cover image This Muslim American Life: Dispatches from the War on Terror

This Muslim American Life: Dispatches from the War on Terror

Moustafa Bayoumi. New York Univ., $19.95 trade paper (304p) ISBN 978-1-4798-3564-5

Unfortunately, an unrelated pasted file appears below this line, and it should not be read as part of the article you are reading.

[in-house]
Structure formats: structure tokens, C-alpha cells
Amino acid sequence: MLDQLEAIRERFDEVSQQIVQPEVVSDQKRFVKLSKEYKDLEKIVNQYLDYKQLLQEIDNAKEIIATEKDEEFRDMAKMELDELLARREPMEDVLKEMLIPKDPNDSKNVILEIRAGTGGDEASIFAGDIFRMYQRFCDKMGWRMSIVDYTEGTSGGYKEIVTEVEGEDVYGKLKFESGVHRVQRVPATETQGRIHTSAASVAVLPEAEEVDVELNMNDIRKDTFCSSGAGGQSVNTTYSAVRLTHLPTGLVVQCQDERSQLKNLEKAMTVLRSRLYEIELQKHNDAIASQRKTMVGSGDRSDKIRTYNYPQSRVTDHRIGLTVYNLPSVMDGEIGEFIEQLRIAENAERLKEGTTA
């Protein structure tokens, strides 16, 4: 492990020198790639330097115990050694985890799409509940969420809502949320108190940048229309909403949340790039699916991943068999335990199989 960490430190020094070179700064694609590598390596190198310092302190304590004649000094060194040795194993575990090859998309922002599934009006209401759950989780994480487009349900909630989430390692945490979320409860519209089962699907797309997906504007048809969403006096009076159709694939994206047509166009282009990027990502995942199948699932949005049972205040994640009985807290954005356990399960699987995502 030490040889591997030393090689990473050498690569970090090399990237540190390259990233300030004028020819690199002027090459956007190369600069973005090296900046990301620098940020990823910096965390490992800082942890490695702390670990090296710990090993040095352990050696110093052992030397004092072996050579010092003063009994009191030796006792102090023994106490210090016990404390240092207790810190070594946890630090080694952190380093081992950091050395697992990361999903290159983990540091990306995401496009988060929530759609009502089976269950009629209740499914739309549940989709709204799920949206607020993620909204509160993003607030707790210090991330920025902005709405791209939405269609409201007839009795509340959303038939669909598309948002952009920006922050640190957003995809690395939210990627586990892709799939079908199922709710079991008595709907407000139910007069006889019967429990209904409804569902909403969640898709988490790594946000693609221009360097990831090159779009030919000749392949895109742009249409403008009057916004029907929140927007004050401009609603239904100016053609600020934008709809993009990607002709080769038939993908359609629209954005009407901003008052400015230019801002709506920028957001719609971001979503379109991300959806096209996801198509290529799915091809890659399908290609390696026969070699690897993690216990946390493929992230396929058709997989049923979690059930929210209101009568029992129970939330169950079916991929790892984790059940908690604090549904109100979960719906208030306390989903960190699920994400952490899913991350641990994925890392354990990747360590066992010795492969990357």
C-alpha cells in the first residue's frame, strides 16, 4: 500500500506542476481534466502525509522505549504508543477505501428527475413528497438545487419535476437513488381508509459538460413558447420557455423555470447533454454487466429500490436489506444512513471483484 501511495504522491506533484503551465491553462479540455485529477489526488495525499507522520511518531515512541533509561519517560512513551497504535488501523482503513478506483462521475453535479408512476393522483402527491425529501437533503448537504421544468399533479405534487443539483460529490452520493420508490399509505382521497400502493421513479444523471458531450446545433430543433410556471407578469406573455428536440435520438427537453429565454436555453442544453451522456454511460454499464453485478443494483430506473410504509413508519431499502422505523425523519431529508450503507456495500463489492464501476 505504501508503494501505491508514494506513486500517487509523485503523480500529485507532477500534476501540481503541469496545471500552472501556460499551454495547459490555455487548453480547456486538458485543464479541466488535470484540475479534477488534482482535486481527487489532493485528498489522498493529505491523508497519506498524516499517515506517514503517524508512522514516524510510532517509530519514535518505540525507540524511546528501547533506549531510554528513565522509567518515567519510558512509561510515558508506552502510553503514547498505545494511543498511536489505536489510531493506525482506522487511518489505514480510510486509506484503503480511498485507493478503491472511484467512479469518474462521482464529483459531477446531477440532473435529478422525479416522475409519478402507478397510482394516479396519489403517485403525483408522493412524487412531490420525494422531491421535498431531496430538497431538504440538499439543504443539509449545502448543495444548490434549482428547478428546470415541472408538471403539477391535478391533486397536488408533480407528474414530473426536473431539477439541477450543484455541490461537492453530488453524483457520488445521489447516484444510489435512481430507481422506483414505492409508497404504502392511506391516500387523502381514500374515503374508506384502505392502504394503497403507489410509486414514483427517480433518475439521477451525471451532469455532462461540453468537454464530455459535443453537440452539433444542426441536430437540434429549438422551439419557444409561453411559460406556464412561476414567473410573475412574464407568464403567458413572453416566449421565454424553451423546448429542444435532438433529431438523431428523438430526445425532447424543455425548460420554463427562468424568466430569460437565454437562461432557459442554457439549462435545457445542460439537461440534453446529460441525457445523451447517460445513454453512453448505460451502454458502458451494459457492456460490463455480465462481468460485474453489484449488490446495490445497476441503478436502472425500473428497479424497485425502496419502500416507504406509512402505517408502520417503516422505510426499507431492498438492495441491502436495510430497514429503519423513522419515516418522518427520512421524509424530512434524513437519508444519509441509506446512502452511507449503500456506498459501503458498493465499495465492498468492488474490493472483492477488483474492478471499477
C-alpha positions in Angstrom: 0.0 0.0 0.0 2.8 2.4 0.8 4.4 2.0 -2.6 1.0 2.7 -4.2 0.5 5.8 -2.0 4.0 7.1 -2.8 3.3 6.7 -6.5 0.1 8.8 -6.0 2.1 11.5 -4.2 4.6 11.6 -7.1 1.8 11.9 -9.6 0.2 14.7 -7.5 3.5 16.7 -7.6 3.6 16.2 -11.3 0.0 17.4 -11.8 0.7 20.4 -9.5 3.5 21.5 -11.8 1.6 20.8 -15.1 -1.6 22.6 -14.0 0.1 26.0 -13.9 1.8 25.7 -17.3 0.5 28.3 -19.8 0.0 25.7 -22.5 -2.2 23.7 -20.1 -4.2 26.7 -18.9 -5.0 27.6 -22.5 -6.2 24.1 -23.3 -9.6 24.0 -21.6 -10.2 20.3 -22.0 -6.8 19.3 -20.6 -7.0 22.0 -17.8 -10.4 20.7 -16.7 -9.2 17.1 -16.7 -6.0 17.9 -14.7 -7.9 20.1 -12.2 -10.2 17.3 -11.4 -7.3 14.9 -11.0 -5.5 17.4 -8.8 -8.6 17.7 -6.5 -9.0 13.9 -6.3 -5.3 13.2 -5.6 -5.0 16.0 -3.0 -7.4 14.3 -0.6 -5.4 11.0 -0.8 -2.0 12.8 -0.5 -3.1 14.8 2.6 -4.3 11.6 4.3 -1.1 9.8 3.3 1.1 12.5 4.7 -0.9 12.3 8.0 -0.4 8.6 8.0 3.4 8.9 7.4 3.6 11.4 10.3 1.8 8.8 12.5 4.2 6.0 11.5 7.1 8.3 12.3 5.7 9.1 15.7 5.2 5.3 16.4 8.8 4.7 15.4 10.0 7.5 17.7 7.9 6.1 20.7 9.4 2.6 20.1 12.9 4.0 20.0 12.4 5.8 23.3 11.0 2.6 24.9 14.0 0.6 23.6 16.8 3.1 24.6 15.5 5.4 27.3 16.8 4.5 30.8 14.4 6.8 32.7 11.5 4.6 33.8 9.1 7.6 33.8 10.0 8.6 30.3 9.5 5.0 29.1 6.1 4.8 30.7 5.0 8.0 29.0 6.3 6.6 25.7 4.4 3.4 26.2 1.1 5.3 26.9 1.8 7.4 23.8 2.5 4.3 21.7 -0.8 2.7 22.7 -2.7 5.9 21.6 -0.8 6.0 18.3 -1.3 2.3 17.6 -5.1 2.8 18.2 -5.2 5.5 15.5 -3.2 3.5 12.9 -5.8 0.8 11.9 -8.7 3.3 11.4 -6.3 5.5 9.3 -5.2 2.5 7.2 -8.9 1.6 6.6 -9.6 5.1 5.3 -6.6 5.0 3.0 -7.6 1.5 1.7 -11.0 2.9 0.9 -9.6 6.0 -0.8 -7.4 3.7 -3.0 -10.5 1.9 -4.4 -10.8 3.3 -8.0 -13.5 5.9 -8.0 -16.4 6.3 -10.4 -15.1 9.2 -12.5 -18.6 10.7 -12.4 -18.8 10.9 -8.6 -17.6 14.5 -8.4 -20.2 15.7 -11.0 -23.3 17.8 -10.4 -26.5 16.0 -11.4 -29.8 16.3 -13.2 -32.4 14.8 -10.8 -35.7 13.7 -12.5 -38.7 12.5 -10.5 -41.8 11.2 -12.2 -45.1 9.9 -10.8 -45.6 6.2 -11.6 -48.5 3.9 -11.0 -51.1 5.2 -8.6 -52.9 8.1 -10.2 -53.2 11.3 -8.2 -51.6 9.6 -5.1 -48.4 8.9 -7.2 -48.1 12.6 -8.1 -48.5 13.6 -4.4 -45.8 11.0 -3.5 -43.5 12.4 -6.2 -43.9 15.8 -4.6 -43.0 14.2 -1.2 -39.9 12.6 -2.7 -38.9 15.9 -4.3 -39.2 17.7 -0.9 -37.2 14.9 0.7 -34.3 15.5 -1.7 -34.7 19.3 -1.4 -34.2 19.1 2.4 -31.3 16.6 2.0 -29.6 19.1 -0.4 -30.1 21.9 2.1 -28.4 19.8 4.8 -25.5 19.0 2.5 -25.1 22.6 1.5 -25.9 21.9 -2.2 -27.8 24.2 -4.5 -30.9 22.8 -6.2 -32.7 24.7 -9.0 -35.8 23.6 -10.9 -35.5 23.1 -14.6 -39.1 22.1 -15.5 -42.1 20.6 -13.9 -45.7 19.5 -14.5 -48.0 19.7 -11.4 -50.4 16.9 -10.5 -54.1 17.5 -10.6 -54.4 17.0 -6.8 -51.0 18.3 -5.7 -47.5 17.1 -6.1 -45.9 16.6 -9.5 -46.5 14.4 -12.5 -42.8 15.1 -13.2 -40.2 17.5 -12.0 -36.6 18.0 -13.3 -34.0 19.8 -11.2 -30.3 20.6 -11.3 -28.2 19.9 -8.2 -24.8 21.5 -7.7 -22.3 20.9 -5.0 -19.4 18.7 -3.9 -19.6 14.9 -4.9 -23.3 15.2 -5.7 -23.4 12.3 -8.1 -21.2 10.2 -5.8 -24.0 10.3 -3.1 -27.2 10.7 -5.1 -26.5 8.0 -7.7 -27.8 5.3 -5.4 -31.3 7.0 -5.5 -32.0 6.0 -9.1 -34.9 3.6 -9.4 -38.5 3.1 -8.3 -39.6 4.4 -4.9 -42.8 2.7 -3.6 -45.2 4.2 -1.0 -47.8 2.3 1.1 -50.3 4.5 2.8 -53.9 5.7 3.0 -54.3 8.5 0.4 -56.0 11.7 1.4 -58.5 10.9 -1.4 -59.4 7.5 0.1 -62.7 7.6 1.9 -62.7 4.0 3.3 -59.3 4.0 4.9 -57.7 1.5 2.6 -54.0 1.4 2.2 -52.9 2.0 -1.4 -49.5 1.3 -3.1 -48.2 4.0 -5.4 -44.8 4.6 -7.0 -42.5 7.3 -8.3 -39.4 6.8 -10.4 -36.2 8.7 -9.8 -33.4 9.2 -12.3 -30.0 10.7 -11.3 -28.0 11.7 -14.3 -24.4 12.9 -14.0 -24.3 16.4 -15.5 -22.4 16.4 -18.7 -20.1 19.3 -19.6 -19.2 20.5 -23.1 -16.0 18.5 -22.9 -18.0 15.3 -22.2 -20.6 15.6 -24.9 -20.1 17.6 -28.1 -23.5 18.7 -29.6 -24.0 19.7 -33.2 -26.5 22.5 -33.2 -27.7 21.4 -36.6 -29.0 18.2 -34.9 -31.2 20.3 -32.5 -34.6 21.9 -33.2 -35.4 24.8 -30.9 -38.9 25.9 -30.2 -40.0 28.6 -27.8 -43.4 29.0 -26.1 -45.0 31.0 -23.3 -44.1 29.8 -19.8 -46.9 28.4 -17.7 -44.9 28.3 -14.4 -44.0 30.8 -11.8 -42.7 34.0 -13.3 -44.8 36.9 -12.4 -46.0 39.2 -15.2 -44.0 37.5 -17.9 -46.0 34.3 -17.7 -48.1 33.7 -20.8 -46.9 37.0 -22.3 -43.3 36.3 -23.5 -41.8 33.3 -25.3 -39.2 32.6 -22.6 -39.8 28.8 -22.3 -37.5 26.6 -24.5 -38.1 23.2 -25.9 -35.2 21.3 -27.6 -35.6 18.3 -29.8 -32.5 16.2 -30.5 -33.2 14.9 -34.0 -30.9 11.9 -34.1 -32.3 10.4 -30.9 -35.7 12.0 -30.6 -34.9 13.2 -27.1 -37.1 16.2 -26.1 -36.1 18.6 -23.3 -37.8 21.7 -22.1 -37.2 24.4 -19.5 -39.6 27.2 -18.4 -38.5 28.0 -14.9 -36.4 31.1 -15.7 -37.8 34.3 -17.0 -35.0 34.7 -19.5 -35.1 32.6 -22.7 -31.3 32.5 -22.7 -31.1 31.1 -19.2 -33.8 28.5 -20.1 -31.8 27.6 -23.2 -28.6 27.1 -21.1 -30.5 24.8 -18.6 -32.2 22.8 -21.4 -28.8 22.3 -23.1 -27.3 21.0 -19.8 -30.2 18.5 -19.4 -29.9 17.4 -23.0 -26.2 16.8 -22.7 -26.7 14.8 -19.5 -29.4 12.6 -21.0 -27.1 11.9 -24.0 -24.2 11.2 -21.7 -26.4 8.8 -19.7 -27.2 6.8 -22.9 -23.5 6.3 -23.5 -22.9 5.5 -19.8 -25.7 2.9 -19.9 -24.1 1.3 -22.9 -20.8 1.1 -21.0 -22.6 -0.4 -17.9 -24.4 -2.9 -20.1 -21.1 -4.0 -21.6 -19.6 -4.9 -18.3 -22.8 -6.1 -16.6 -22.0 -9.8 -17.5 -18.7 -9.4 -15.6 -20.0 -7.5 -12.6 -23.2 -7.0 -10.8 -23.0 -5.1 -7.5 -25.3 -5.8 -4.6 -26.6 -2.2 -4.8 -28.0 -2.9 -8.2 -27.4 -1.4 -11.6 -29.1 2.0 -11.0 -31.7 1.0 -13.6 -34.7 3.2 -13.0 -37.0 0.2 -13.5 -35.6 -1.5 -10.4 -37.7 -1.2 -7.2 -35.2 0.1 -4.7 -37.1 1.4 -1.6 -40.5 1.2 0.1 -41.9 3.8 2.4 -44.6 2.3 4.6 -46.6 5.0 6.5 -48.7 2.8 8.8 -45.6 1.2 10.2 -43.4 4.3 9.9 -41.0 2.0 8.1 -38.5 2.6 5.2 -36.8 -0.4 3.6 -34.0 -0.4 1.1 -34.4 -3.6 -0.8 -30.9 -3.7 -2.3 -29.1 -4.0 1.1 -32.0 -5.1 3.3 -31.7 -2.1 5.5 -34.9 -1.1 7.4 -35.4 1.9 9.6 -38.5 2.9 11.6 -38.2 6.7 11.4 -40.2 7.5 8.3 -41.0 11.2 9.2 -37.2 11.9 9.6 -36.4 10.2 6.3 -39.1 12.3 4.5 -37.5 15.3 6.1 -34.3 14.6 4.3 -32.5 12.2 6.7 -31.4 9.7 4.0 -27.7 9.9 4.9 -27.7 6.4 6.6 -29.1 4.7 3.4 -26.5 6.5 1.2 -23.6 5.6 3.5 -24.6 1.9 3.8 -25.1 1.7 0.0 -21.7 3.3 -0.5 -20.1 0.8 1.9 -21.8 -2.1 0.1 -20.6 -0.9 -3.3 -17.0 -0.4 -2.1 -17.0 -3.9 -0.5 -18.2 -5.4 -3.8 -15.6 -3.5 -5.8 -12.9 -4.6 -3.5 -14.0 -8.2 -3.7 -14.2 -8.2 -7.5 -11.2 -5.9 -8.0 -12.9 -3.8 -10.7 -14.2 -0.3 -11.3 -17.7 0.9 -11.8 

In this initially intriguing but ultimately disappointing collection of essays published between 2001 and 2012, Brooklyn College English professor Bayoumi (How Does It Feel to Be a Problem?) addresses Muslim-American life from four angles: history, theory, politics, and culture. Regarding history, Bayoumi reflects upon African-American Islam and immigration law, from the quotas limiting the number of non–Northern Europeans allowed to emigrate to the U.S., which were only repealed in 1965, to more recent legislation passed during the “war on terror.” For theory, he draws heavily on Orientalism, Edward Said’s classic 1978 study, disparaging the bestselling works of Irshad Manji, Ayaan Hirsi Ali, and Reza Aslan and judging Efraim Karsh’s The Arab Mind “trash scholarship.” He reports throughout on the surveillance, racialization, and racial profiling of Muslim-Americans and on how the War on Terror is presented in television programs such as 24 and movies such as Zero Dark Thirty. Bayoumi juxtaposes his own experiences (an extra on Sex and the City, his citizenship ceremony, his earlier book) with more general information (early litigation involving immigrants, the use of loud and offensive music in “torture lite,” ideological links between WWII-era internment of Japanese-Americans and War on Terror–era Islamophobia.) Unfortunately, the redundancies inherent in a collection of previously published articles give the book a dull and dated quality, though Bayoumi’s subject matter is certainly neither. [em]Agent: Katherine Fausset, Curtis Brown. (Sept.) [/em]